Today, I have a few other pretty great picture books about what teachers do and what teachers can’t do. Check these out.

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Teachers and What They Do written and illustrated by Liesbet Slegers (2014)

This is a fun and easy way to look at teachers and learn more about what they do. The author compares what a teacher does with what the students do in lower and upper grades.

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What Teachers Can’t Do written by Douglas Wood and illustrated by Doug Cushman (2002)

This is a funny look at what teachers can’t do, including solve simple math problems,  read little words, or ride skateboards to school. They can’t buy their own apples or sit in little chairs. And they can’t see out of the backs of their heads, can they? That’s because they are so busy teaching you!

This is one of my new favorite picture books about teachers.

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MY TEACHER IS A MONSTER, NO I’M NOT! by Peter Brown

March 12 – National Plant a Flower Day

31 Mar

Today is National Plant a Flower Day. Of course the first picture book that comes to mind is the timeless Miss Rumphius.

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This book tells the story of Alice Rumphius who had only three goals in life: to travel the world, to live in a house by the sea, and to do something to make the world more beautiful. Barbara Cooney writes and illustrates this masterpiece. Through words and pictures she tells the story of the real Miss Rumphius, Alice Rumphius the Lupine Lady, who travels and spreads lupine seeds everywhere she goes. Because of her, the coast of Maine is now fragrant with lupines. Miss Rumphius won the American Book Award in 1985, and the artwork for this book is currently at the Bowdoin College Museum of Art in Maine. Barbara Cooney has also won the Caldecott Award twice for her work Chanticleer and the Fox (1959) and The Ox Cart Man (1980).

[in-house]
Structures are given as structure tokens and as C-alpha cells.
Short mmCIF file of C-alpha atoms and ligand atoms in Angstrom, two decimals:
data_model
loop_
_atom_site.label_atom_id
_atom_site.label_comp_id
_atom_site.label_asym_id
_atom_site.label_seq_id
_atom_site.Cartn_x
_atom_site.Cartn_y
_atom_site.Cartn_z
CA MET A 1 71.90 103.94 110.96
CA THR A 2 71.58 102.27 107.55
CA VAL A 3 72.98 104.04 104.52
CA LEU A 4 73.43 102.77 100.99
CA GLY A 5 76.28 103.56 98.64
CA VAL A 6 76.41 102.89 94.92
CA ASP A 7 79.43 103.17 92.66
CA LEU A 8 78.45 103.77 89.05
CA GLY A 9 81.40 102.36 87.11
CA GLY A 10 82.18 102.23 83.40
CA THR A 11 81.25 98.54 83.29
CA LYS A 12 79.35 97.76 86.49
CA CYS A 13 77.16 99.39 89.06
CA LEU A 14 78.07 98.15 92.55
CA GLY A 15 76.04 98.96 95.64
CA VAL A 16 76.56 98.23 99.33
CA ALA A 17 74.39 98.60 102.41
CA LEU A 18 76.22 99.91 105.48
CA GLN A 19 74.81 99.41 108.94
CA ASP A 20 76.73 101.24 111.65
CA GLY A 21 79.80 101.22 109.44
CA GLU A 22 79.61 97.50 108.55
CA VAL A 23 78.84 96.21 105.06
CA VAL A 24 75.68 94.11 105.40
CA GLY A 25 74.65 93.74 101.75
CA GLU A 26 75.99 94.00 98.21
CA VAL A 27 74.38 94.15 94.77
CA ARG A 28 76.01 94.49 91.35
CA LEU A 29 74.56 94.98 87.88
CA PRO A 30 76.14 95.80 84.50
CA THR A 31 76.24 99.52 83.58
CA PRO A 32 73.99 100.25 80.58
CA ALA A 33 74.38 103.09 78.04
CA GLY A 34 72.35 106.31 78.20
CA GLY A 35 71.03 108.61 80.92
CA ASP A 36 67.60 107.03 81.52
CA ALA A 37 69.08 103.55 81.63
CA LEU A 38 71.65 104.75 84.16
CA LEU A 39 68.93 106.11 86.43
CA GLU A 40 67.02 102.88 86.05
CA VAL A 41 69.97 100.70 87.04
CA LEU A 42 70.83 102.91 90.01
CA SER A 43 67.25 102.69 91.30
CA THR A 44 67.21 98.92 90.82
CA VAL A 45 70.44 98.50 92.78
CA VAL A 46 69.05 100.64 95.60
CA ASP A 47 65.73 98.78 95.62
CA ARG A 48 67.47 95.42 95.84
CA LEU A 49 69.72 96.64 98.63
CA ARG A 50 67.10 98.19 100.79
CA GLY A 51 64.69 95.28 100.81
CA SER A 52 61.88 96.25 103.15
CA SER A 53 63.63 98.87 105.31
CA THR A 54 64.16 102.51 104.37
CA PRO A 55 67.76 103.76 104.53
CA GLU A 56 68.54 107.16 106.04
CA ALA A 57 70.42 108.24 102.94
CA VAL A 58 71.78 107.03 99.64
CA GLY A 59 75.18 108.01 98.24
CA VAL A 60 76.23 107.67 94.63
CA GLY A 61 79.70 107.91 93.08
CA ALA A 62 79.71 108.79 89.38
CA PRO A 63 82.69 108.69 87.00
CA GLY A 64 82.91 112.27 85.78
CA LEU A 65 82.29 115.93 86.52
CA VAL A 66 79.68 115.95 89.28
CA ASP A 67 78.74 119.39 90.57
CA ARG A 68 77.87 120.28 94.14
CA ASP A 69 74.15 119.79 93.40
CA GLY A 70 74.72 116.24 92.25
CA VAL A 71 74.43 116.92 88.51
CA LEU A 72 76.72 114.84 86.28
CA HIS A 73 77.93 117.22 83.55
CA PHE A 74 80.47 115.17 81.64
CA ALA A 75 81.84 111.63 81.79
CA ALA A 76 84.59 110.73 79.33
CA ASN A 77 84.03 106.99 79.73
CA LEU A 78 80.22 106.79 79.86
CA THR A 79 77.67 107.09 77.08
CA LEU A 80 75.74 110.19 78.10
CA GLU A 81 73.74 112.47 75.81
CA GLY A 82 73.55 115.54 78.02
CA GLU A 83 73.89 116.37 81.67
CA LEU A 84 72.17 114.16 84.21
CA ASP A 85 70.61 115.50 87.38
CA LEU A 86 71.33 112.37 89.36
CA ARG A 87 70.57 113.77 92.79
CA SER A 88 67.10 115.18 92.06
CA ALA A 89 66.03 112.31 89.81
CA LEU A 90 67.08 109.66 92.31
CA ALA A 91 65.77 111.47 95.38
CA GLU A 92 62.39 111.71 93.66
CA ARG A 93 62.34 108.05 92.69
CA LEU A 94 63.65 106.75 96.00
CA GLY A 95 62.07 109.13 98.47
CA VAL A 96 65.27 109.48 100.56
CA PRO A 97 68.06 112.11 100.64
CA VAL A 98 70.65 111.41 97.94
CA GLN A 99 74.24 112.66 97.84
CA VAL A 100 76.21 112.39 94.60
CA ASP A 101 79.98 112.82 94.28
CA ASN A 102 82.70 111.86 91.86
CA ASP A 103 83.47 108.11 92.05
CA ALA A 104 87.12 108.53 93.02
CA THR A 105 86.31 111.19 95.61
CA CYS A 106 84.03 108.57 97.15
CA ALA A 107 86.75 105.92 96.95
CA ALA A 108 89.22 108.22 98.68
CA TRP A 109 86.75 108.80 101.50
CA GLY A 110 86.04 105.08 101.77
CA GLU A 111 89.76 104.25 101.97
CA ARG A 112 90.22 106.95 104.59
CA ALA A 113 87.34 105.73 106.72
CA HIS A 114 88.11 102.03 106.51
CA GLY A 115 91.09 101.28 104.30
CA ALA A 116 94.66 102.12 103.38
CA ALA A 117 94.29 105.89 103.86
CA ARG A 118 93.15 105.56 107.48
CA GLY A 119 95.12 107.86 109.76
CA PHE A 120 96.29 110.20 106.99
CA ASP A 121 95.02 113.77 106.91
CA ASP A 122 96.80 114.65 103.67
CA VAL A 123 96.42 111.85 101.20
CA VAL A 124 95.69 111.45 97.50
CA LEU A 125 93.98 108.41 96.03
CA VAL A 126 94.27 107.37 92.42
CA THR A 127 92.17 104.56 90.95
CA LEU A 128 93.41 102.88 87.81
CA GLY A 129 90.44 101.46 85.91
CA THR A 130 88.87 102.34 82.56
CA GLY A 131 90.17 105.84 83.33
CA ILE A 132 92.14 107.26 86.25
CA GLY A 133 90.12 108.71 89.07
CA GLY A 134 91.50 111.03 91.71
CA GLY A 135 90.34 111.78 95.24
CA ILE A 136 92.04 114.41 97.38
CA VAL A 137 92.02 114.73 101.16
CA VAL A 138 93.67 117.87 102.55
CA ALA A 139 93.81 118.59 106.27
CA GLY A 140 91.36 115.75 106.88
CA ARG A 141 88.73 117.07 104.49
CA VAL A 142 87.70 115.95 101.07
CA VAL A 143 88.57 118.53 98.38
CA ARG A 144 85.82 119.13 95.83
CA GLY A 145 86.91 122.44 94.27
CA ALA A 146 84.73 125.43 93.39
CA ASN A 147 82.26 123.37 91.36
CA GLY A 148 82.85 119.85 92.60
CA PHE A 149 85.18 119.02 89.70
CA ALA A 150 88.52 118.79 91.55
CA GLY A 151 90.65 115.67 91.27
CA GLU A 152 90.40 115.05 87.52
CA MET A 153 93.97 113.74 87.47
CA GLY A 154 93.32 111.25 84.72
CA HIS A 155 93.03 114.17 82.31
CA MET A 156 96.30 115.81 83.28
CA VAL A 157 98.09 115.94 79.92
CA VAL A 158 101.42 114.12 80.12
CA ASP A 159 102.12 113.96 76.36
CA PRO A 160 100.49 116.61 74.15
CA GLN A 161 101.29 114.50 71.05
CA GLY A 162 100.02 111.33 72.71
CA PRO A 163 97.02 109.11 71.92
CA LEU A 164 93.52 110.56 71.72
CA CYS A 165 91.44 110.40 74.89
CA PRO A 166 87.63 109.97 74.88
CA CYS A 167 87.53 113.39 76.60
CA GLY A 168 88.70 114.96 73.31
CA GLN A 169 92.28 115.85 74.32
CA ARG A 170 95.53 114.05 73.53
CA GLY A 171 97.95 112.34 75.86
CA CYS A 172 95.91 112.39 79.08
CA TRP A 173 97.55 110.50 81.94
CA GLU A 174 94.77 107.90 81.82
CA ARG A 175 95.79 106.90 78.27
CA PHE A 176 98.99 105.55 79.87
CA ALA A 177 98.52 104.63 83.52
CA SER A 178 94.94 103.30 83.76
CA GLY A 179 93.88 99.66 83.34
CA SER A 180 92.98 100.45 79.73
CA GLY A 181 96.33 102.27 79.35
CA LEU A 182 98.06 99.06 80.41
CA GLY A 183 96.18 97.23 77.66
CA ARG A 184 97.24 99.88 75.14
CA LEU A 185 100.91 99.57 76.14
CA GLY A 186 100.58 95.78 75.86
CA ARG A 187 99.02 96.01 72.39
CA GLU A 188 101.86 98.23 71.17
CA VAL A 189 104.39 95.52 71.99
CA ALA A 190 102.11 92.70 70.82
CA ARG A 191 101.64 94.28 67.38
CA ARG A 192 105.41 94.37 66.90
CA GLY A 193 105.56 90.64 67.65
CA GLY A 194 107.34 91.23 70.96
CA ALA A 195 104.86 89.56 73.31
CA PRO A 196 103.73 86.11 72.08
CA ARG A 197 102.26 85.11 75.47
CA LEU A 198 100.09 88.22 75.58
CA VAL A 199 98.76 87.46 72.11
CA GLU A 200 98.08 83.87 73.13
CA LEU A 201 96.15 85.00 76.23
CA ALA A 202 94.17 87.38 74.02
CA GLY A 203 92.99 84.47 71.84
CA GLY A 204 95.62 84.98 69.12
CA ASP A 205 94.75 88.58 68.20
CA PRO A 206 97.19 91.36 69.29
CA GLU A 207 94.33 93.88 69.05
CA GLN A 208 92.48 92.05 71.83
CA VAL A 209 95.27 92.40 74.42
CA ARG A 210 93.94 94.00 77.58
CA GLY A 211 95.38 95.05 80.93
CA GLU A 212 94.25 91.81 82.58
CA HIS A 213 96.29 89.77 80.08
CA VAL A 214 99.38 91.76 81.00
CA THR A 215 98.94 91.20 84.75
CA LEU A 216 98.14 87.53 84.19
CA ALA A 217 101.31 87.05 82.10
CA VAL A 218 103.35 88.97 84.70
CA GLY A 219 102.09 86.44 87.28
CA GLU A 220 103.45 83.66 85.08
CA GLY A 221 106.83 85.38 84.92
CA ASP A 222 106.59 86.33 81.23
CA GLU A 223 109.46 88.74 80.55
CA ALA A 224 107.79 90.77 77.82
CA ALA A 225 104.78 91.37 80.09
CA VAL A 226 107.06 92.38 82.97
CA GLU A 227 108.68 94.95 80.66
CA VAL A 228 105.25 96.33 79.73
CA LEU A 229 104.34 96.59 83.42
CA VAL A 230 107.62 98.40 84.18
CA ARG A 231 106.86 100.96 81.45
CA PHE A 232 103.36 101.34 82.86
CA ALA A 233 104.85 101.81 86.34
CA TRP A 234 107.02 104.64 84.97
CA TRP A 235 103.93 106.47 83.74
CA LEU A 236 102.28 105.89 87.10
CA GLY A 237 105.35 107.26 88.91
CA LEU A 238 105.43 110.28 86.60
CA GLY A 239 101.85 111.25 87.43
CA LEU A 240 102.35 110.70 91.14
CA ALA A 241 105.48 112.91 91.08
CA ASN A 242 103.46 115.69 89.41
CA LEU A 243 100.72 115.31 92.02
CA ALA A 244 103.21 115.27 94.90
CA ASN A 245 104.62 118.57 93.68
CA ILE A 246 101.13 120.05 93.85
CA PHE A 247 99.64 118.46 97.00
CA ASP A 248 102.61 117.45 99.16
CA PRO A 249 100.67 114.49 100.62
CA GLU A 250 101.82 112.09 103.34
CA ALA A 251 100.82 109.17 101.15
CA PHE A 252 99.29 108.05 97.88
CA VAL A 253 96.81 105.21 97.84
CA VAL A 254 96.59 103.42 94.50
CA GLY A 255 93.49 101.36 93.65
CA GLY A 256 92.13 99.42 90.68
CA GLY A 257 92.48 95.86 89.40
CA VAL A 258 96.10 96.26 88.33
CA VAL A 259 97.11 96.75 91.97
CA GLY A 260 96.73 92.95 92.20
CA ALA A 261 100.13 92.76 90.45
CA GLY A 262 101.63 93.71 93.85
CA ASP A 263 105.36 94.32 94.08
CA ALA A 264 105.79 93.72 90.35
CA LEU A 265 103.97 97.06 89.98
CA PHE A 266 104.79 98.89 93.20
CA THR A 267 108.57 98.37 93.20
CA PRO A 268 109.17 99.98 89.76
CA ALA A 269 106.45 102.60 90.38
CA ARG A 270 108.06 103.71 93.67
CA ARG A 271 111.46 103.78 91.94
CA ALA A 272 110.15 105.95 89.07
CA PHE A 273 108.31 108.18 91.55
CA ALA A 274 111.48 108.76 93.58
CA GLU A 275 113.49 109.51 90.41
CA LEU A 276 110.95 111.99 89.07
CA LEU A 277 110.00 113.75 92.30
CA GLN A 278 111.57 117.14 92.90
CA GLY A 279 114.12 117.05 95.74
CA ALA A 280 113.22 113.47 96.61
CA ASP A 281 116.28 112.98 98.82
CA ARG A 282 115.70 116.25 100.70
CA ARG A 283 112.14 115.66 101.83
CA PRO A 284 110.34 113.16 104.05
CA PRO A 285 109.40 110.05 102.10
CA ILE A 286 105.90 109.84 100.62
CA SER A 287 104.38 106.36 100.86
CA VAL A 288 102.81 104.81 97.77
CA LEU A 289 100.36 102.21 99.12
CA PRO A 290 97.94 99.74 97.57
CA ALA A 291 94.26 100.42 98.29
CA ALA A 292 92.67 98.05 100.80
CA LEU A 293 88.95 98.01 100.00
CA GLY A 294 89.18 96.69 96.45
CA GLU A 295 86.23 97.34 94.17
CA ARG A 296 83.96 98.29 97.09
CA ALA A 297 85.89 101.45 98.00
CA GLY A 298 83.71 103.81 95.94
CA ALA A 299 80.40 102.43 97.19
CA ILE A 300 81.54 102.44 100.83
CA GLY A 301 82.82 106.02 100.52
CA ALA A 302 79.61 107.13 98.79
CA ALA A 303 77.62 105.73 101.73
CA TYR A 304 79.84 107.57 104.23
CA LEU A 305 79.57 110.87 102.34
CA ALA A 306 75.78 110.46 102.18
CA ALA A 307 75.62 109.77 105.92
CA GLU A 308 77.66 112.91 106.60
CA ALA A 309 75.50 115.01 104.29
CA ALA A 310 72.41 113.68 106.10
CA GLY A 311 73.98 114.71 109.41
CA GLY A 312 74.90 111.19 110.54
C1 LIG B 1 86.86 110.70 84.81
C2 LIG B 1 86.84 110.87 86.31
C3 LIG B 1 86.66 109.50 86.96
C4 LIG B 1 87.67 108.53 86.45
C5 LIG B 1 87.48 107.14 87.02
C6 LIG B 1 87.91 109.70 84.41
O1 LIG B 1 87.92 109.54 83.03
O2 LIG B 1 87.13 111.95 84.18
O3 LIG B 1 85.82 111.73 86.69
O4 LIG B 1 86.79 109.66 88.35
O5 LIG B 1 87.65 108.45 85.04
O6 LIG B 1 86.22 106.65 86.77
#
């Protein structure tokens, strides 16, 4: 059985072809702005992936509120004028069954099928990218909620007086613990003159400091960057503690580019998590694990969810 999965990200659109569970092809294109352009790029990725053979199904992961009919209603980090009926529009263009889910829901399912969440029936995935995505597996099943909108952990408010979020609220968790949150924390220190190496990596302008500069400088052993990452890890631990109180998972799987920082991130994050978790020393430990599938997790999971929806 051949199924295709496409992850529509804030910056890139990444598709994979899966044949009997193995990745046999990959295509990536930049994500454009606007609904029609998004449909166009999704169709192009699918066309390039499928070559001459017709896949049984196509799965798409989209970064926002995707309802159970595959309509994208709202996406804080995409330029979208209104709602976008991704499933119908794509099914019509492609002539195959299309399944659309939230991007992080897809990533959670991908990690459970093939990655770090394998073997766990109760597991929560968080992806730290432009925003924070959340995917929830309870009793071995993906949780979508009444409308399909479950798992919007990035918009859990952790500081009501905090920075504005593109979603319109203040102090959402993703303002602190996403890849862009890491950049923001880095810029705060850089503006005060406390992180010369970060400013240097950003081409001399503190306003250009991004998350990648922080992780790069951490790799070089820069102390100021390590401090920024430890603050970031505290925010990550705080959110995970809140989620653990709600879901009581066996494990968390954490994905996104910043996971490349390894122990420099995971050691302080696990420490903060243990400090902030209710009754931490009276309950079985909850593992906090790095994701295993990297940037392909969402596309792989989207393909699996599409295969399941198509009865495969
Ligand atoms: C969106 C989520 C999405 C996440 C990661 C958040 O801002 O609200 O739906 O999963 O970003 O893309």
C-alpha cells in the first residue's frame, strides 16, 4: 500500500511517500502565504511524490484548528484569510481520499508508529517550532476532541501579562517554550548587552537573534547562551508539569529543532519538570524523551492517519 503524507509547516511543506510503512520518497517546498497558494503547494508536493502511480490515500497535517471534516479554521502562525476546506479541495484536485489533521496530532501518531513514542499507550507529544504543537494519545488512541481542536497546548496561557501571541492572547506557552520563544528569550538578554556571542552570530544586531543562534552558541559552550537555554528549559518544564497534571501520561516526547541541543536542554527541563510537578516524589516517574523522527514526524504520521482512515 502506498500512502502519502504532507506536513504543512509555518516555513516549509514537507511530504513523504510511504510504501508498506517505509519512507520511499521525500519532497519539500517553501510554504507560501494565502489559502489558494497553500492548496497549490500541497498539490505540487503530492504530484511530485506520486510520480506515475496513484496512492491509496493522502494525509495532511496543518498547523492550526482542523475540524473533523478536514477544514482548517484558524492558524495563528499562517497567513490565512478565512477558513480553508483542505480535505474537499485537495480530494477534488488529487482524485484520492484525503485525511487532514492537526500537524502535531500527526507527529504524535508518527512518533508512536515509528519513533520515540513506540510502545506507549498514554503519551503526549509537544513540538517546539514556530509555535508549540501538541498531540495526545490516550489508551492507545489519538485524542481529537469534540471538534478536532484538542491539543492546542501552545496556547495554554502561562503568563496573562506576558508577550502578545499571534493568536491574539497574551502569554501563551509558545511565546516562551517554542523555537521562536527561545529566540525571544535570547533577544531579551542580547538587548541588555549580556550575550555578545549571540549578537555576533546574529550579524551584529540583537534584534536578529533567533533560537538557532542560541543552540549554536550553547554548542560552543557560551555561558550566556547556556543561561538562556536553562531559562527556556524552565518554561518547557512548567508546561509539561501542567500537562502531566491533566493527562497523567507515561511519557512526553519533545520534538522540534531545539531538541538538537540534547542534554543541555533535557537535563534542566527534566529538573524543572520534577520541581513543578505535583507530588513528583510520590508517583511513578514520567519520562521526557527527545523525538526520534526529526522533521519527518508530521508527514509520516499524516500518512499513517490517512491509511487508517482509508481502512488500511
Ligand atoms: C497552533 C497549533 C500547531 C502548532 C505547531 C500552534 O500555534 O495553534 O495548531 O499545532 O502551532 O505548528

Barbara Cooney was quoted in 1959, from her acceptance speech for the Caldecott Medal, “I believe that children in this country need a more robust literary diet than they are getting. It does not hurt them to read about good and evil, love and hate, life and death. Nor do I think they should read only about things that they understand. ‘A man’s reach should exceed his grasp.’ So should a child’s. For myself, I will never talk down to – or draw down to- children.”

Of Miss Rumphius, Barbara Cooney said, “Miss Rumphius has been, perhaps, the closest to my heart. There are, of course, many dissimilarities between me and Alice Rumphius, but, as I worked, she gradually seemed to become my alter ego. Perhaps she had been that right from the start.”

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You can read more about Barbara Cooney here,

http://www.us.penguingroup.com/nf/Author/AuthorPage/0,,1000002642,00.html

http://www.childrensliteraturenetwork.org/birthbios/brthpage/08aug/8-6coony.html

http://www.mainecoastbookshop.com/barbaraCooney.php